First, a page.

In a report for the Century Foundation [.pdf], Gardiner puts forward a hypothetical view of the "seven truths" about Iran shared by members of the Bush administration. Of these propositions, Gardiner sees two as true: that Iran is pursuing nuclear weapons and that sanctions aimed at stopping them will be ineffective. He also maintains that Bush policymakers mistakenly assume that the Iranian people support "regime change" and that Iran cannot be negotiated with. He further notes that U.S. and Israeli commandos have been exploring targets in Iran for some time. This combination of U.S. beliefs and real-world actions, Gardiner believes, will lead to U.S. air strikes against Iran and even possibly a campaign for regime change.

Bombing Iran, however, is not an easy proposition. According to estimates quoted in Time, there are 1,500 different "aim points" (or viable targets) in Iran related to their nuclear development complex. Air strikes would require almost everything the Air Force has, and even then, a White House official admits, "we don't know where it all is so we can't get it all." Gardiner and most other analysts assume that air strikes would bring Iranian retaliation, from stepped up support for Hezbollah and a greater role in fostering attacks on U.S. forces in Iraq to efforts to block the straits of Hormuz, a main outlet for Persian Gulf oil. Less likely but not out of the question would be Iranian attacks on the oil pipelines of other major suppliers such as Iraq and Saudi Arabia, which would send world oil prices through the roof and make Iran's reserves worth all that much more.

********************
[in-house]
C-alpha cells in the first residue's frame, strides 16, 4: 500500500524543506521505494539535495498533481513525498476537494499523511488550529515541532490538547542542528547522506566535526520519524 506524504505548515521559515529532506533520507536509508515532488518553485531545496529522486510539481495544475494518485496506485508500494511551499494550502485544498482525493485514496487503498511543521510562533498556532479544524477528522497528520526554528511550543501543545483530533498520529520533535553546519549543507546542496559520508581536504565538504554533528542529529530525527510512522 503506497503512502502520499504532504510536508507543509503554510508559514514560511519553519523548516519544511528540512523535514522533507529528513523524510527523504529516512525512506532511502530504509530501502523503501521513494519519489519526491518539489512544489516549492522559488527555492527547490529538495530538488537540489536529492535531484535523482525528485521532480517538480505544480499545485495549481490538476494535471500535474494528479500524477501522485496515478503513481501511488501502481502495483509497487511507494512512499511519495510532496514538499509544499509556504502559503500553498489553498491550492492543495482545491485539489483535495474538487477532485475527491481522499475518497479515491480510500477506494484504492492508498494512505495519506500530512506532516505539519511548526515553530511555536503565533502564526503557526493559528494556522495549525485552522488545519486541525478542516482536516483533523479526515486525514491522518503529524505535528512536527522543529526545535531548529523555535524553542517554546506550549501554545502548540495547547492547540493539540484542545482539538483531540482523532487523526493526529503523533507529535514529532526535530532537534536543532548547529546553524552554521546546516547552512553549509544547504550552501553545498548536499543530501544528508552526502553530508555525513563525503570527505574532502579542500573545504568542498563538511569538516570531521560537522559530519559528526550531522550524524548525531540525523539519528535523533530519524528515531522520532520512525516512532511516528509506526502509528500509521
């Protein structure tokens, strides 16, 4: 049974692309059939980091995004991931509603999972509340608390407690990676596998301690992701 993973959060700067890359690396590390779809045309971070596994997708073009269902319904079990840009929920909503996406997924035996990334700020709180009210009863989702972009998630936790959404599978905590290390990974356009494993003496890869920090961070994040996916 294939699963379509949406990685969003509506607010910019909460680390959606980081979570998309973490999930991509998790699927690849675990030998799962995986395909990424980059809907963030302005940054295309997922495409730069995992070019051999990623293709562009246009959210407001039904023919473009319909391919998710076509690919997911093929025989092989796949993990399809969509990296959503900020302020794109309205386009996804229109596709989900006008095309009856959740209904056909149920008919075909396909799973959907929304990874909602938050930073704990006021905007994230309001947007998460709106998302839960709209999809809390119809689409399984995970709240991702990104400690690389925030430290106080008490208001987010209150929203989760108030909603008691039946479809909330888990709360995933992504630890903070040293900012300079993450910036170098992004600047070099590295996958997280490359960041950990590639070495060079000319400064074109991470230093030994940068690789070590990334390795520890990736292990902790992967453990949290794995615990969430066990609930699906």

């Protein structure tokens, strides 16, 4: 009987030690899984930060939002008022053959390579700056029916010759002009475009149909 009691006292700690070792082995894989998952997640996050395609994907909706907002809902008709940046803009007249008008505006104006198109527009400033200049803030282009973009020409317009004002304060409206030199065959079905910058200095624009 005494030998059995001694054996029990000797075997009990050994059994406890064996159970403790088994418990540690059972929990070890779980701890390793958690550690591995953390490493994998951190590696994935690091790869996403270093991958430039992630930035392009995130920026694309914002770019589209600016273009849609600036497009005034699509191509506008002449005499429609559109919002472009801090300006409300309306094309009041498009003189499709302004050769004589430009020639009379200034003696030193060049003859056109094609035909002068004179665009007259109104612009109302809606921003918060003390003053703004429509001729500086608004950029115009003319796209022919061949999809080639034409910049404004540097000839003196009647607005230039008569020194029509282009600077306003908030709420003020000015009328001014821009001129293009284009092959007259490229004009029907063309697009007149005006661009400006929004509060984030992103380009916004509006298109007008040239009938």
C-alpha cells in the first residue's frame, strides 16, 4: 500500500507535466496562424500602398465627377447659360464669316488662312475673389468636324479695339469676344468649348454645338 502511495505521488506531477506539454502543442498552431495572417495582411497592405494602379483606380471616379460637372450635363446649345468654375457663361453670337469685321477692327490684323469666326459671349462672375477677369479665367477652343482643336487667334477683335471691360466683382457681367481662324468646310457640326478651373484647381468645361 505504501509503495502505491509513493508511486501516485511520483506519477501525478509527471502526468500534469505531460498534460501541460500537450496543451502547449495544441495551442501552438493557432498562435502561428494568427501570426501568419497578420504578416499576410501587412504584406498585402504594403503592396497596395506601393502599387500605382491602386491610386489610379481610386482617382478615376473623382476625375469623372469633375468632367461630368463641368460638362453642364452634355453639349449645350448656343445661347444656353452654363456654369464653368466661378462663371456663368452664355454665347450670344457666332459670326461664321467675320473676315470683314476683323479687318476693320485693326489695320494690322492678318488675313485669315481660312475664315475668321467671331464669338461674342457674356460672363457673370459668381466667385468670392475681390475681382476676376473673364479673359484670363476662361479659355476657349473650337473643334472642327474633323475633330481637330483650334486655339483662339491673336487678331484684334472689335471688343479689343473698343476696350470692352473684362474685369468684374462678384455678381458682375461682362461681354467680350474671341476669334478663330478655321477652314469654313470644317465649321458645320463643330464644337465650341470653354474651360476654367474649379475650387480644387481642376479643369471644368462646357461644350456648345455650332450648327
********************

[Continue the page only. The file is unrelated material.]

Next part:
In light of these potential counter moves, Anthony Zinni, former commander of U.S. troops in the Middle East, warns: "You've got to be prepared for the worst case, and the worst case in Iran is [U.S.] boots on the ground."

Bluff or Chicken?

The administration may well be bluffing to demonstrate its "hard-nosed" diplomatic resolve. The U.S. military does not believe that air strikes on Iran are either workable or advisable, and, as noted above, an attack would not likely hit all major Iranian nuclear sites since U.S. intelligence doesn't know where they are.

Fred Kaplan, writing at Slate, argues that Iran policy may be moving along parallel tracks one involving force as a form of pressure and the other involving plans for an actual military attack. He imagines the current situation as a dangerous game of highway chicken in which two drivers speed toward each other, head on. The winner is the one who doesn't veer off the road, and it's a tie if both drivers steer off the road. "If they both keep driving straight on, pedal to the metal, certain of victory, opposed on moral principle to backing down, the outcome is mutual catastrophe," Kaplan writes. "And in this case, we're all sitting in those cars."

The flaw in Kaplan's metaphor is that it implies two equal adversaries. Even with a nuclear weapon, Iran couldn't subject the United States to the kind of damage that Washington could inflict on it. But as we see every day in Iraq, the car that "veers off the road" can come back to fight another day, by other means that are just as deadly.